The boundless hours of rehab that have finally landed Michael Redd back in Milwaukee probably aren’t comparable to the many minutes Redd spent studying how to be a professional with Ray Allen back in the early 2000s, but the symmetry is worth noting. From start to finish, Redd’s story as a member of the Bucks, the one where a second round draft pick without three-point range becomes an All-Star and one of the league’s finest shooters, has been about hard work.
What his career hasn’t been about though, is winning basketball. And Redd is not solely to blame for that.
By the time Redd is ready to play in a game this season, Milwaukee’s fate will have already been decided. Even if Redd progresses quickly — he’s only going through one-on-one drills right now — and returns in two weeks, there won’t be much question as to where the Bucks are heading at that point. In the next two weeks, Milwaukee plays eight games. Unless the Bucks can drastically outperform their season long pace and win six or seven of those eight, it will be time to face a hard truth: there will not be any playoff games taking place in Milwaukee this season.
If that’s the case, it seems fitting that Milwaukee will be adding a player like Redd to the mix. To be clear, that’s not a shot at Michael Redd. The past is past. It doesn’t help to dwell on those years lost during the prime of his career; it was more the organization’s fault than it was his. No, I’m talking about the kind of player Redd is at this point and how he meshes with the Bucks future. It’s fitting that Milwaukee could be playing out the stretch in one of its most disappointing seasons in recent memory with one of its only tantalizing prospects blocking shots and dunking 250 miles away, while a 31-year-old guard with no future on the Bucks rejoins the team.
A team he probably shouldn’t be on anyway. One of the unluckiest things to happen to the Bucks since John Hammond took over as general manager has been Redd’s string of season ending injuries. Upon his arrival in 2007, figuring out what to do with Redd was considered the most important thing Hammond would do. Redd’s hefty salary and lackadaisical defense were blamed, fairly or not, for the Bucks struggles through the 2000s. Dumping his large contract could have given the Bucks more financial flexibility and hopefully a prospect or two to help the building process.
Instead, Hammond attempted to pair Redd and Richard Jefferson with Andrew Bogut for a playoff run during the 2008-09 season. When Redd first tore his ACL and MCL in January of that season, it left the Bucks unable to move him before the next season. That was bad luck. When Redd suffered the same injuries to the same knee a year later, that was really bad luck. Two injuries, both just a month before the trading deadline when anything could have happened. Maybe Redd would have been traded, maybe not. It seemed like Milwaukee was hesitant to pull the trigger on a Redd deal in 2009. They seemed to want to give the Redd and Jeffereson team a real shot at the playoffs.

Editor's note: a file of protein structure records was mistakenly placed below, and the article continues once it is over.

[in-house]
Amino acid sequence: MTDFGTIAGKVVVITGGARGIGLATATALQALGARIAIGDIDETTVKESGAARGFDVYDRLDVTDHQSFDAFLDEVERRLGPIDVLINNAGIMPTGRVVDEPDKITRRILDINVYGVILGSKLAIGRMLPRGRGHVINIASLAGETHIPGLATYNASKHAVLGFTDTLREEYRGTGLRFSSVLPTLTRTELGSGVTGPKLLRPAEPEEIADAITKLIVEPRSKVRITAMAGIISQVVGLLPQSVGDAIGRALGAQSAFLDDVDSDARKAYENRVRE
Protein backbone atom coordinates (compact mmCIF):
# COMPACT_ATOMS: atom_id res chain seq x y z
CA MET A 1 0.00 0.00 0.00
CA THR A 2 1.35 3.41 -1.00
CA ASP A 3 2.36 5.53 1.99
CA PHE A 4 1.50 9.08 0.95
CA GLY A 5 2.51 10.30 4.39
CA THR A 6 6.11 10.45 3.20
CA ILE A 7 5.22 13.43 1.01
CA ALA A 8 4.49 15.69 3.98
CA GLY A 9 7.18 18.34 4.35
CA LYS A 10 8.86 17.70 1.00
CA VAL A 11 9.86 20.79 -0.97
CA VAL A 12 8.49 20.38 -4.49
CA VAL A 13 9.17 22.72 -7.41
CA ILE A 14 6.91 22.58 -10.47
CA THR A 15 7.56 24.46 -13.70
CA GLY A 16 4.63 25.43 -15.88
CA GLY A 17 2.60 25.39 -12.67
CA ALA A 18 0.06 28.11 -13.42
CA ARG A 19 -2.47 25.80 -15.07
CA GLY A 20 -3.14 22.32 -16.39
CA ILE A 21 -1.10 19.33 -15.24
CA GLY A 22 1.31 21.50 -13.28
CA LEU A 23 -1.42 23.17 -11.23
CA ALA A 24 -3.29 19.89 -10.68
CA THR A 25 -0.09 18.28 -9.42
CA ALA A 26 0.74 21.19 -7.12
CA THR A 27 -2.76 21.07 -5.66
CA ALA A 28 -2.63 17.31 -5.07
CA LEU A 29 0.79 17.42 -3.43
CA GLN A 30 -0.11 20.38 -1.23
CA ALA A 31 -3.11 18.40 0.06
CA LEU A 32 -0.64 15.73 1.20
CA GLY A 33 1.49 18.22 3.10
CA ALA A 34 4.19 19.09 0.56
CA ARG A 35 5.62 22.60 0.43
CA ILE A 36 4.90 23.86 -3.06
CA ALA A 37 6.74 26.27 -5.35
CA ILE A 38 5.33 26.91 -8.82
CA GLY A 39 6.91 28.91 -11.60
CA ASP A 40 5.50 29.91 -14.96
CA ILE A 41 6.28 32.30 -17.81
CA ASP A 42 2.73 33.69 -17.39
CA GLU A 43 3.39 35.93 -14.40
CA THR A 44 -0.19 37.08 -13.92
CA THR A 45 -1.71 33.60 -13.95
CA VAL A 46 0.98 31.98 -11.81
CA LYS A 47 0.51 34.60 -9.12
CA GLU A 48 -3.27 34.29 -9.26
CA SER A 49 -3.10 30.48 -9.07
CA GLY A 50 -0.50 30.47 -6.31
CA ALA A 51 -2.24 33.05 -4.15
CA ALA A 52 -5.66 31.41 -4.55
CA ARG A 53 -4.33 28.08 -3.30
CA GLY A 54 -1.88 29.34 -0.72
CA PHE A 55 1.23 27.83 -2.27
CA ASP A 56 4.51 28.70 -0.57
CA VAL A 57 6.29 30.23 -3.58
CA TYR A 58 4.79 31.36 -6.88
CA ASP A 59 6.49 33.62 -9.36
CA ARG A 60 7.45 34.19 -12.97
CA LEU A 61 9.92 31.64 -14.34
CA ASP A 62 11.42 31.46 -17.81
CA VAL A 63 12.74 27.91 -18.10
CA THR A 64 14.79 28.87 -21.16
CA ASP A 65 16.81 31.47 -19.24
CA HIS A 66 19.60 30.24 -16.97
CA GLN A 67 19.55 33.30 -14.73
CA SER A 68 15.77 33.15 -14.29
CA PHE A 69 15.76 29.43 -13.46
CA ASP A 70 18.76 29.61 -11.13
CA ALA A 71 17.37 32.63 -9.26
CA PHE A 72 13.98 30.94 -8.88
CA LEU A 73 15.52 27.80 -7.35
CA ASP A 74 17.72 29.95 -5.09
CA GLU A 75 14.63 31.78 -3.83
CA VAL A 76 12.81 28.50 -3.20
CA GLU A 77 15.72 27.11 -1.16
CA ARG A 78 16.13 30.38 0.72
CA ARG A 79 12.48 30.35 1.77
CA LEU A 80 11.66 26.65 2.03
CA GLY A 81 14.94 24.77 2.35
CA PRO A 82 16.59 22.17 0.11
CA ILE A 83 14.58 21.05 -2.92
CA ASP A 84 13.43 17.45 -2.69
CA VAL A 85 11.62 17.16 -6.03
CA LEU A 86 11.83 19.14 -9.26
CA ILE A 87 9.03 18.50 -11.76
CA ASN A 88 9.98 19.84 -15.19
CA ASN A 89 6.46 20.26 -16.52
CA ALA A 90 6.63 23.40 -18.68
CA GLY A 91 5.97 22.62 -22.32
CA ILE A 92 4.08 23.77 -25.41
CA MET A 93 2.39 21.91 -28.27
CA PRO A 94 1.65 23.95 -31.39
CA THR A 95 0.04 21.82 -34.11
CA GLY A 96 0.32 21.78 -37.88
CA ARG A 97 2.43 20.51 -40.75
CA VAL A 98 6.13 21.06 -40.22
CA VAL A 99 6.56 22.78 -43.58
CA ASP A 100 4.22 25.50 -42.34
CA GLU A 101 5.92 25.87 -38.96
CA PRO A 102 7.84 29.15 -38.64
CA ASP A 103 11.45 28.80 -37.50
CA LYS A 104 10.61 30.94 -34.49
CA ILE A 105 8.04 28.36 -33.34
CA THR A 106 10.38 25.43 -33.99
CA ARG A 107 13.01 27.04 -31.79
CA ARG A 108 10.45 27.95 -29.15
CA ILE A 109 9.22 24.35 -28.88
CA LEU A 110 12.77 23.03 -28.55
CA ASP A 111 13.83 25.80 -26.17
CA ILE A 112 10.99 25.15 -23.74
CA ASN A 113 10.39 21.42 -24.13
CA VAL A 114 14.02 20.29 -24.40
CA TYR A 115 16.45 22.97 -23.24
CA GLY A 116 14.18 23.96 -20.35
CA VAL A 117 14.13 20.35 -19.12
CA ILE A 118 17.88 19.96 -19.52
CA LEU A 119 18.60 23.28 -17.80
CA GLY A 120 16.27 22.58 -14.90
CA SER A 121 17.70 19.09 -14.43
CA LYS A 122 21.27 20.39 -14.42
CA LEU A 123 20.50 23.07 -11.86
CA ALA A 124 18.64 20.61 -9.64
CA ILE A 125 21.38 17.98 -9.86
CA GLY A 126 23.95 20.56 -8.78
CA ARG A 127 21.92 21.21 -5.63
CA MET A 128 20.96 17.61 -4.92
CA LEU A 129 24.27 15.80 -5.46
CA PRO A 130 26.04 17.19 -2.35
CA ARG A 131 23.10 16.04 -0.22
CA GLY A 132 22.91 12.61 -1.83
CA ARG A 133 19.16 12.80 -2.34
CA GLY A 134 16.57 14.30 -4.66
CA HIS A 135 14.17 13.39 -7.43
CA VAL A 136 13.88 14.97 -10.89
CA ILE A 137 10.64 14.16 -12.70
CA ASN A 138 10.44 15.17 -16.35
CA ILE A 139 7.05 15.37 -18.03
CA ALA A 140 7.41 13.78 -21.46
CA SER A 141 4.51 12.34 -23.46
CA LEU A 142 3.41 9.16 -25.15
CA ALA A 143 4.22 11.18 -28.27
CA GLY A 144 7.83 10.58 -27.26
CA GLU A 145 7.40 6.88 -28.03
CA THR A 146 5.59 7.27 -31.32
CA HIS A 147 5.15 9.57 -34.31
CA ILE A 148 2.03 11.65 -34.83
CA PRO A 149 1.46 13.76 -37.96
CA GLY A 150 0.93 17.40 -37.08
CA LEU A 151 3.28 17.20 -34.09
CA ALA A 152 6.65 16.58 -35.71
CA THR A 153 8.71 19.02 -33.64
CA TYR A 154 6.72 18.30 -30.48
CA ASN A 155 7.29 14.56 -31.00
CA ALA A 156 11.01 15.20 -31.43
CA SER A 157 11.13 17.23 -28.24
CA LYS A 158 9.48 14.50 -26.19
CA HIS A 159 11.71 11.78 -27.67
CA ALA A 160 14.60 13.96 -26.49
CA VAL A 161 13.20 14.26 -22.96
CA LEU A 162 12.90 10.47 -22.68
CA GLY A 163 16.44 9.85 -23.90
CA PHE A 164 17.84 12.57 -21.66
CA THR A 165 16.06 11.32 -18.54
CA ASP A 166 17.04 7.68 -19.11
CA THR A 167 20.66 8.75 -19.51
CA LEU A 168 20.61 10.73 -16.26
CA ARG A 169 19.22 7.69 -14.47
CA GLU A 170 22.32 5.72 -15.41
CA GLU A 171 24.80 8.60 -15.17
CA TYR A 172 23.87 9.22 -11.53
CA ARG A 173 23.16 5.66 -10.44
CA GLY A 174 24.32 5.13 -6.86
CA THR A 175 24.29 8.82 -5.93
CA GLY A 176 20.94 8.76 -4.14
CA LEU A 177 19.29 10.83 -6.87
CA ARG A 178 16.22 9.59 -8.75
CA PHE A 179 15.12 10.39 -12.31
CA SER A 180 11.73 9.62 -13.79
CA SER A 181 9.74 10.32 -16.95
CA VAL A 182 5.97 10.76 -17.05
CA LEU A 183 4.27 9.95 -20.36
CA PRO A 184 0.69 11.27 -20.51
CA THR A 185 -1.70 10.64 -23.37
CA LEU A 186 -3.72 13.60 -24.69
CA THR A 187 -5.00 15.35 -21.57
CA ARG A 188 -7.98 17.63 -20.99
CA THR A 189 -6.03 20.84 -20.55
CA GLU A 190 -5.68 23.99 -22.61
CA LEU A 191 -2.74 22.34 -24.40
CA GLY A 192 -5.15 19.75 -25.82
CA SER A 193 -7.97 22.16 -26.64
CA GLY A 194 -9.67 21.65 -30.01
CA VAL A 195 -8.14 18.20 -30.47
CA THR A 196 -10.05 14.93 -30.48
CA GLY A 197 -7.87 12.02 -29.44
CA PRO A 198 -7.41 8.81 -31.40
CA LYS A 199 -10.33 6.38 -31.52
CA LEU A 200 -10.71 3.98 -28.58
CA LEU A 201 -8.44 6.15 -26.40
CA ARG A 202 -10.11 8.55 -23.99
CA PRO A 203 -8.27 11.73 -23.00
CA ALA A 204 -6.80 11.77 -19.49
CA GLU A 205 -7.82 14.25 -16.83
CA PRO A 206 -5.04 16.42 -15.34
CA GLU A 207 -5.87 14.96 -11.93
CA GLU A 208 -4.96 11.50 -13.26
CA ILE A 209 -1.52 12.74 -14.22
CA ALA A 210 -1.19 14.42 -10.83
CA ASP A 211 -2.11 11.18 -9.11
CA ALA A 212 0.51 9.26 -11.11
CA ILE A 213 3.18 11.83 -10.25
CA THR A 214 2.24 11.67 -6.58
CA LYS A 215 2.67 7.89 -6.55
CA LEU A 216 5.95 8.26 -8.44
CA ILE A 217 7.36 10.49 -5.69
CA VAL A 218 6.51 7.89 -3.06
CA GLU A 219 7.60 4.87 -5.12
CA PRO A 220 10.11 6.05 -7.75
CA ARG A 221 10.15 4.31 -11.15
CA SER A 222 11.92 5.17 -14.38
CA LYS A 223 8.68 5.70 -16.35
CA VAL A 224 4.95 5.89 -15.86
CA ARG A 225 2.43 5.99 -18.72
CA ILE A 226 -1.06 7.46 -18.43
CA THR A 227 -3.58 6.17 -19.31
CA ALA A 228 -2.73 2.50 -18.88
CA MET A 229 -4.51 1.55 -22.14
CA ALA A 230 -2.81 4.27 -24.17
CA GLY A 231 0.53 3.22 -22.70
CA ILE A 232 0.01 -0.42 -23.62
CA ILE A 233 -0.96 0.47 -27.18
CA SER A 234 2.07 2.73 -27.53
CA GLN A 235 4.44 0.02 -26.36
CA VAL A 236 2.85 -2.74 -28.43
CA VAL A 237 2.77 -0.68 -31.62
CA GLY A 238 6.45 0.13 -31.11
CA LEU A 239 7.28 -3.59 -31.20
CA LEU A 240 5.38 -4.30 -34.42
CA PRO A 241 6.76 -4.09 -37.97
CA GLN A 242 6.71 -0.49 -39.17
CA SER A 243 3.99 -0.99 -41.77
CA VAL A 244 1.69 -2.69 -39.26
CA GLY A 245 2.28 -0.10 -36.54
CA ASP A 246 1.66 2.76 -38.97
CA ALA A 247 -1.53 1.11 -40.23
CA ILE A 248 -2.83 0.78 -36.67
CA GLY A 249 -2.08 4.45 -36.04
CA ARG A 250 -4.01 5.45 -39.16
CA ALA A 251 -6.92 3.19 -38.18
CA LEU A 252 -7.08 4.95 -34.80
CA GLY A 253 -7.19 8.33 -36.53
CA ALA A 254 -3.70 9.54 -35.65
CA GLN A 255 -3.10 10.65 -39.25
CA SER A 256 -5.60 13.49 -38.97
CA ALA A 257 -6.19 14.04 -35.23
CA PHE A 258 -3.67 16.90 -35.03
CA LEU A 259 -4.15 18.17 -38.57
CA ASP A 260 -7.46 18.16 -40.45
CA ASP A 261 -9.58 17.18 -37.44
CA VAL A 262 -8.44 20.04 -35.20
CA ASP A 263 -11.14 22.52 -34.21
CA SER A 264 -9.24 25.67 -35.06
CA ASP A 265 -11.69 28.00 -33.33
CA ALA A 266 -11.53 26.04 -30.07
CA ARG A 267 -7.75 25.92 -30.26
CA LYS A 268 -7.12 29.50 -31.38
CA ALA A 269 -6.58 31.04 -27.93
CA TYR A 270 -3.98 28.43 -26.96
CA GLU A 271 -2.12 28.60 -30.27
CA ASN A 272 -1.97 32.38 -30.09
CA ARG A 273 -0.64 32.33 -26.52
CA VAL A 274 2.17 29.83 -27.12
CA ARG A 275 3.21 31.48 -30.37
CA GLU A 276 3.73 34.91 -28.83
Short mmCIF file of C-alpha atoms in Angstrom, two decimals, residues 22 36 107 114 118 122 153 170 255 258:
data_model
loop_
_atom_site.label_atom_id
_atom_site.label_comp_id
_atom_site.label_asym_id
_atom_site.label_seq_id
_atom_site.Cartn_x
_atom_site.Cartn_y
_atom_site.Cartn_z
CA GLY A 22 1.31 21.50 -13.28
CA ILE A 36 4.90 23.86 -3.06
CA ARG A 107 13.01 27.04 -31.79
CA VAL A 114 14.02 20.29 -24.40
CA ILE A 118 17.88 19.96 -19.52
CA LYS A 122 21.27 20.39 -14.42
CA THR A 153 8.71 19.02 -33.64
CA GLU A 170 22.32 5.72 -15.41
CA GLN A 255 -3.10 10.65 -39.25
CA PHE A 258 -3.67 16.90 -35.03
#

If Redd hadn’t gotten hurt, perhaps the Bucks would have made the playoffs in 2009. Congratulations. All that would have done is cost them Brandon Jennings as a reward for a first round playoff exit. But that’s long been the mentality in Milwaukee.
“Let’s try and make the playoffs every year. We’ll assemble a few talented players, surround them with a few overachievers and either try and shoot or defend out way into the dance.”
That right there, is so very this season. Potential, athleticism, youth and energy be damned, it’s veteran time. While teams across the league are either assembling future title contenders or blowing up and completely rebuilding, here in Milwaukee, the Bucks continue to chase mediocrity. The team hasn’t been healthy this season, so it’s hard to say they aren’t a quality enough group when injury free to be a perennial seventh or eighth seed playoff team, but even if they are, no one will care.
Not when other teams in the East are assembling All-Star laden rosters the way the Bucks never could. But instead of taking their only reasonable route to a true contender, assembling lottery picks and talented young players, the Bucks continue to trot out players whose best years are behind them.
So welcome back Michael Redd. You’ll fit in just fine. Get your legs under you, use the rest of this season to get back in game shape and figure out what you need to do to become a useful shooter again. You’re not there yet, but you’ll probably figure things out in a year or so. By that time you’ll be long gone, riding the bench for a contending team, ready to go when they call on you. It’s the dream life for a veteran. It’s what you deserve. Finally, all that work will pay off.
Just not for the Bucks.
Jeremy Schmidt writes the Milwaukee Bucks blog Bucksketball.com. Follow him on Twitter. Then become a fan on Facebook (in the sidebar).